Seminarians deal with the same difficulties and setbacks in life as anyone: they have car problems, they struggle with moral choices, they have to work hard at study and prayer, they have trouble with family members. They also have some difficulties which are particular to their status as seminarians: they don't have regular paid jobs, and their vocational discernment isn't always well accepted by family and friends.
Unless you're close to seminarians, you may not know their needs and the best ways to support them. But the need for support of various types is real, and it is important that, as a diocese, we are doing everything we can to help the men who are studying today to be our priests tomorrow.
Here are some of the best ways that you can give real support to your seminarians:
Praying for seminarians may be the most obvious means of support, and is definitely the most important. If you don't already have one (or a few) specific seminarians to pray for, choose one and pray for him daily. You can see all of our seminarians or on our website.
Remember that seminarians are preparing to bring Jesus to the world for the rest of their lives – and the devil will do whatever he can to prevent a man from following through with that goal! Our seminarians need as much prayer as we can give them. Please remember them daily in your prayers!
Personal Contact and Encouragement
It may be difficult to relate to seminarians if it seems like they live in such a separate world. But remember, because these men are giving up their own personal goals in order to live their lives for Jesus and His people, we should be giving them a lot of respect and attention. While we shouldn't place them on a pedestal as if they are in some way better than others, we should be careful not to ignore them or shy away from them. They need personal contact and encouragement from all members of the Church whom they may one day be serving as priests!
A practical way of encouragement is a warm reception when they return home or are assigned to your parish. Even a handshake and mention of your prayers can go a long way.
If you know a seminarian personally, a great way to support him is to send an occasional letter or card while he's studying at the seminary. These little points of contact can do a lot to encourage a seminarian!
Are you aware that seminarians aren't able to have regular jobs? Seminary schedules just don't allow time for seminarians to work because they are concerned with formation of the whole man. Unlike regular university students, most of a seminarian's day is occupied, leaving no opportunity for a job. Sure, some are able to work during the summer, or have limited jobs around the seminary, but what little they earn must last the whole year!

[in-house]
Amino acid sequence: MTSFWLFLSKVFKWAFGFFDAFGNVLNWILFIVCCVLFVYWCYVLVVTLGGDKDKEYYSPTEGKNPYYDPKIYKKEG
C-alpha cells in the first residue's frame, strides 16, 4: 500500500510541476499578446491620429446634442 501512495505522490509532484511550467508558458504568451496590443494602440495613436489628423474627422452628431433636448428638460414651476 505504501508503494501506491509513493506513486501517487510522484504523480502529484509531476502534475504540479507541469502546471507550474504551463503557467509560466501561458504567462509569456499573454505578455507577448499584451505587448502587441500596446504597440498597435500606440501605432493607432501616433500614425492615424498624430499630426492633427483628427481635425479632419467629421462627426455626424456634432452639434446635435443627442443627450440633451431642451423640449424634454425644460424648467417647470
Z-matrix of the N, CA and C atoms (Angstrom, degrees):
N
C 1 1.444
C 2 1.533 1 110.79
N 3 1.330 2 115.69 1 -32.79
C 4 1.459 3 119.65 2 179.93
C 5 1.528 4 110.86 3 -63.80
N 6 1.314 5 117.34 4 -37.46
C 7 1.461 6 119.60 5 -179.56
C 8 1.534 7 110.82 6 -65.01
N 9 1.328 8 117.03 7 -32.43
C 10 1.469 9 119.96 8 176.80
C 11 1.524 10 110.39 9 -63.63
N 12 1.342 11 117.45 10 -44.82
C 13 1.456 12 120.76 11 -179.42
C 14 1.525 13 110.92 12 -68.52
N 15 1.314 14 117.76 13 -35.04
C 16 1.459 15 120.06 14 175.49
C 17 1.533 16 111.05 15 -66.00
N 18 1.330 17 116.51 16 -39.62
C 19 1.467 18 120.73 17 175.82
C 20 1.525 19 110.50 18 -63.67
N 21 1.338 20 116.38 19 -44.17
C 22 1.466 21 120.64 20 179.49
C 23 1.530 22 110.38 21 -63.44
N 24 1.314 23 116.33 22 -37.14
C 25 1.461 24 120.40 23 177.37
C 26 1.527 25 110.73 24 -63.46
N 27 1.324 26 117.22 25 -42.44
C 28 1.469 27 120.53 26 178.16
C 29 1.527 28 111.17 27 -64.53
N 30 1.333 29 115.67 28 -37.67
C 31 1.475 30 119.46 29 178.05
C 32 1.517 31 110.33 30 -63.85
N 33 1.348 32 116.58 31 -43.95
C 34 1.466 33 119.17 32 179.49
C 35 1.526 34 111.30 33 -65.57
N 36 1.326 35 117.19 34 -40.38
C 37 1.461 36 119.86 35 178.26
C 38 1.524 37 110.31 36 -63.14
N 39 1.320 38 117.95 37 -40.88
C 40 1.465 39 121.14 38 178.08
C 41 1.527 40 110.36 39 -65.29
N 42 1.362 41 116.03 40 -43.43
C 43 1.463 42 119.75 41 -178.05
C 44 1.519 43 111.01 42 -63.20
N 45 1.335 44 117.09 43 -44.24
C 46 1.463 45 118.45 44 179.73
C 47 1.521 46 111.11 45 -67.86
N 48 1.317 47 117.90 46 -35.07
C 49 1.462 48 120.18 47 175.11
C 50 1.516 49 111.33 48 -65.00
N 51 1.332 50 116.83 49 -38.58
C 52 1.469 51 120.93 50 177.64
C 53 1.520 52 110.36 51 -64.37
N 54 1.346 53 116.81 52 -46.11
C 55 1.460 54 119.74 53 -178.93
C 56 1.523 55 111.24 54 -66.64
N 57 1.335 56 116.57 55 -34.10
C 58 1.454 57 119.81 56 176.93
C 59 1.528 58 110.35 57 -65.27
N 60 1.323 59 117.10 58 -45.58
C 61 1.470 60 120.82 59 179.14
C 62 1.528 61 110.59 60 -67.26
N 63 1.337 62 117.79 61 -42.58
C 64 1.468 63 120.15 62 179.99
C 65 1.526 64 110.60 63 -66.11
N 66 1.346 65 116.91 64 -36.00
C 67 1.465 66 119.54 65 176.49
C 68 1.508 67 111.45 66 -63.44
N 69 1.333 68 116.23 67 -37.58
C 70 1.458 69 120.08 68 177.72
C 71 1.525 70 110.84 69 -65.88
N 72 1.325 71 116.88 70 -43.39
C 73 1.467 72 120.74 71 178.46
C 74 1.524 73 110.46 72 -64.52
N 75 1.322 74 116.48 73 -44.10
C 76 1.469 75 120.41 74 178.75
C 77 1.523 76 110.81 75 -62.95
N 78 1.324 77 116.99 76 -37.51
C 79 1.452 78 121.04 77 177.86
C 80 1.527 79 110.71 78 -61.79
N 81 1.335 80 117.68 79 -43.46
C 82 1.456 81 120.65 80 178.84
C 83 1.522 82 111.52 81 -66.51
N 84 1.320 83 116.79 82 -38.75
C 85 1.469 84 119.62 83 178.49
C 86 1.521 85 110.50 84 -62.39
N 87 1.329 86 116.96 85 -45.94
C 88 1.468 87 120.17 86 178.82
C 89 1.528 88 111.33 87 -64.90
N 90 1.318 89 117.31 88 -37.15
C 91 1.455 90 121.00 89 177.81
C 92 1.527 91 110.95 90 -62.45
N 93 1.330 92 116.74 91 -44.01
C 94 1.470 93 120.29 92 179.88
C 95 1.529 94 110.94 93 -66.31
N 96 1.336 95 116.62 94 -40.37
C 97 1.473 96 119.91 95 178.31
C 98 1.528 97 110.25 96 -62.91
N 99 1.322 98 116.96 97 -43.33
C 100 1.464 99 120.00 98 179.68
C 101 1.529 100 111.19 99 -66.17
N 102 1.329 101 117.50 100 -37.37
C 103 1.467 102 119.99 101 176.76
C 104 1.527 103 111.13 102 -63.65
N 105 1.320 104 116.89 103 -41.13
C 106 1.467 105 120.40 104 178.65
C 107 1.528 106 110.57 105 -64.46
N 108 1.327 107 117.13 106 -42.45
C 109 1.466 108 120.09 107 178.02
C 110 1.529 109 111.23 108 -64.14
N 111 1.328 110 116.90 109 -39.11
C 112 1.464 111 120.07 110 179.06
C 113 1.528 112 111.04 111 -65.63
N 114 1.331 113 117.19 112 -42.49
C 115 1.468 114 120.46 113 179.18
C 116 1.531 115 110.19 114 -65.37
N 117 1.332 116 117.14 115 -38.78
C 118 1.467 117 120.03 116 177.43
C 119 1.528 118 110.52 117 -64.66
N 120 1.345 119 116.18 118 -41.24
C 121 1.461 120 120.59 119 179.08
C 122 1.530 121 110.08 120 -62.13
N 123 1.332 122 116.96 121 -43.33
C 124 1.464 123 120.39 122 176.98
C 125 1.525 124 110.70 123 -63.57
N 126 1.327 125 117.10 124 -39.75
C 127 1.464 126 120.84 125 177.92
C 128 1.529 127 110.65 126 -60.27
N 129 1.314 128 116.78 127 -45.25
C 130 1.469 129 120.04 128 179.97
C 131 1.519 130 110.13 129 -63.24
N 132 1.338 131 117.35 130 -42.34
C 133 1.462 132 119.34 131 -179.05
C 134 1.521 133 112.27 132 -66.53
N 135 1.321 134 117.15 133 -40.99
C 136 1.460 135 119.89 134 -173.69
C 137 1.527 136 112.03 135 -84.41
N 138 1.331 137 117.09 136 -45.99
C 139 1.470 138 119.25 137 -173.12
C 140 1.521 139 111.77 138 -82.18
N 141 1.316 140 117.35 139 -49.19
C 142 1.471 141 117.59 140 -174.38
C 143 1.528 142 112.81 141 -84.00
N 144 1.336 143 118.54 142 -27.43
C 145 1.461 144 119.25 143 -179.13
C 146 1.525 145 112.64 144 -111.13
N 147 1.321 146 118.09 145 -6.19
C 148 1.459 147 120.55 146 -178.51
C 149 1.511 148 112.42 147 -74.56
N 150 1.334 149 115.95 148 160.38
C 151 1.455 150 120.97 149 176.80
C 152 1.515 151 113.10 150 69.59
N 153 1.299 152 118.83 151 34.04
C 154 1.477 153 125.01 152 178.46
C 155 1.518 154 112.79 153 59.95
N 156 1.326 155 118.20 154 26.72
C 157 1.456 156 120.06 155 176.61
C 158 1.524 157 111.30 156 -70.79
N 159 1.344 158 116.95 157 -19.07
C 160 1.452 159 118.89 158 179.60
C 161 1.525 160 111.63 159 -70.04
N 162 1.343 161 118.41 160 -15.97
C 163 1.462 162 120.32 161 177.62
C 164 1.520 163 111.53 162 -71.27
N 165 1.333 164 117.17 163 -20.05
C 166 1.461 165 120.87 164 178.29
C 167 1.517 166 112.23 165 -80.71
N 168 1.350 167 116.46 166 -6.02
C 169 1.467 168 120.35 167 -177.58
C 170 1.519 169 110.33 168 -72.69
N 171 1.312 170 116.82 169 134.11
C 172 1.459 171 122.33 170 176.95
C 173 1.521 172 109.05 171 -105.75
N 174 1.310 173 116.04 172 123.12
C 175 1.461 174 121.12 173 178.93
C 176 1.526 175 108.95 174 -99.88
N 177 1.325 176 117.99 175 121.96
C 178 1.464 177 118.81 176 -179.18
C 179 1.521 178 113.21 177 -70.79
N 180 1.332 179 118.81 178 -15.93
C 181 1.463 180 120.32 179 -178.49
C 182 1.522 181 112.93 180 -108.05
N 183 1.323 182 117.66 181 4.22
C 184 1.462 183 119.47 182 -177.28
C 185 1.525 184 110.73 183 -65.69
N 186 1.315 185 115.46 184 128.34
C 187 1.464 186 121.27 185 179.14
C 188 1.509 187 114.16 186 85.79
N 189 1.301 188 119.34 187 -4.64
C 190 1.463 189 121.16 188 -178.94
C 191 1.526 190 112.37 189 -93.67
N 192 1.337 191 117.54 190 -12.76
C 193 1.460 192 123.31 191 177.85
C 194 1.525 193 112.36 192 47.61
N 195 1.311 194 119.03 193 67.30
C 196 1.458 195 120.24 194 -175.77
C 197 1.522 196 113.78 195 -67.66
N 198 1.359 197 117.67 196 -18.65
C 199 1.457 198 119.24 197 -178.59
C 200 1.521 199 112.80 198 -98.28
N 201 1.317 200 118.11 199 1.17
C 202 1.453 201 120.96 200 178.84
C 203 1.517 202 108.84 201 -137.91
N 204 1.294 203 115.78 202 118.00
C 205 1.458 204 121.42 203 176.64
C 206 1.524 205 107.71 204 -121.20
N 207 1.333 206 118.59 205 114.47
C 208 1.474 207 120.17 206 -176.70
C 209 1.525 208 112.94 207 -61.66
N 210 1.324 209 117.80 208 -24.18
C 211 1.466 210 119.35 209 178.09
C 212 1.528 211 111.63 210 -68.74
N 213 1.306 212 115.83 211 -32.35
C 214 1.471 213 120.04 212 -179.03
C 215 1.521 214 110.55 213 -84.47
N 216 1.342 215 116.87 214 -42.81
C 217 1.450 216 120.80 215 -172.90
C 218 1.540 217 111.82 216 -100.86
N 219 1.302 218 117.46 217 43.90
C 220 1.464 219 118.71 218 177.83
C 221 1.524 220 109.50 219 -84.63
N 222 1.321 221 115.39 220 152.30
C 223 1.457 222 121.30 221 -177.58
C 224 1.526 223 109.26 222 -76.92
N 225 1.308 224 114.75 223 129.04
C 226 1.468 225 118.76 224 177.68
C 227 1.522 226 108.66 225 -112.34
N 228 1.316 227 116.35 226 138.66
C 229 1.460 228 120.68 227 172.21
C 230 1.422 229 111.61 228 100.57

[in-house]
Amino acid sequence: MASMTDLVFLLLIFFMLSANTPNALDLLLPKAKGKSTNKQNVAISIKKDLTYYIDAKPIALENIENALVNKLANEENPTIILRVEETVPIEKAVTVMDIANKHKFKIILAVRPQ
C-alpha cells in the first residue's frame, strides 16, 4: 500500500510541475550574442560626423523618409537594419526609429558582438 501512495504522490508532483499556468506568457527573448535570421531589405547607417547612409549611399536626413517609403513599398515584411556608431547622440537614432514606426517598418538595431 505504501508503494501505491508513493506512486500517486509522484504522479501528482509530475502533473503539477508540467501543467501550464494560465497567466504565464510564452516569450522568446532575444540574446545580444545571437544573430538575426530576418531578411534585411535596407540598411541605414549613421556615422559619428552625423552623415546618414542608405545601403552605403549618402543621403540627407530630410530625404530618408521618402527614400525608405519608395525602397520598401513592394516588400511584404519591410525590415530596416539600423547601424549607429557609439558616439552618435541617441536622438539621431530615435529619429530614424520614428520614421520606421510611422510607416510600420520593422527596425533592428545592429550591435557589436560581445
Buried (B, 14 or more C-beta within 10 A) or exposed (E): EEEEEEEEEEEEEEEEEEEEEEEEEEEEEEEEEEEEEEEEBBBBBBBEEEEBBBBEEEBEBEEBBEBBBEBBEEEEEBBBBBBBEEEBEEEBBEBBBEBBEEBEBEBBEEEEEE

Think how difficult it can be for a man who does not come to seminary with a large savings to keep up with the basics – car costs, clothing, school books, and any personal things must be paid for by the seminarian himself. If he has to worry too much about these things, it can distract him from his priestly formation.
Anyone who is interested in helping support seminarians financially can contact my office. Donations can be put toward personal needs or toward the general seminarian fund to help pay for the costs of education.
God Cannot Be Outdone In Generosity
Whatever ways you are able to help support your seminarians, remember that God rewards those who are generous, and will not be outdone in generosity - especially toward those who are generous to the men who are responding directly to His call to discern the priesthood!
Calling all discerning men...
Learn about the priesthood...
Vespers at 5pm followed by dinner with Bishop LaValley.
Thank you for helping promote vocations in the Diocese of Ogdensburg! Your work and prayers are greatly appreciated. ________
If you know a young man who is interested in the priesthood, please encourage him to contact us. Likewise, if you are aware of a young woman or man who is discerning religious life, please send them our way. We'll help connect them with respective religious communities. And of course, let us keep praying for each other and for all holy vocations in the Church.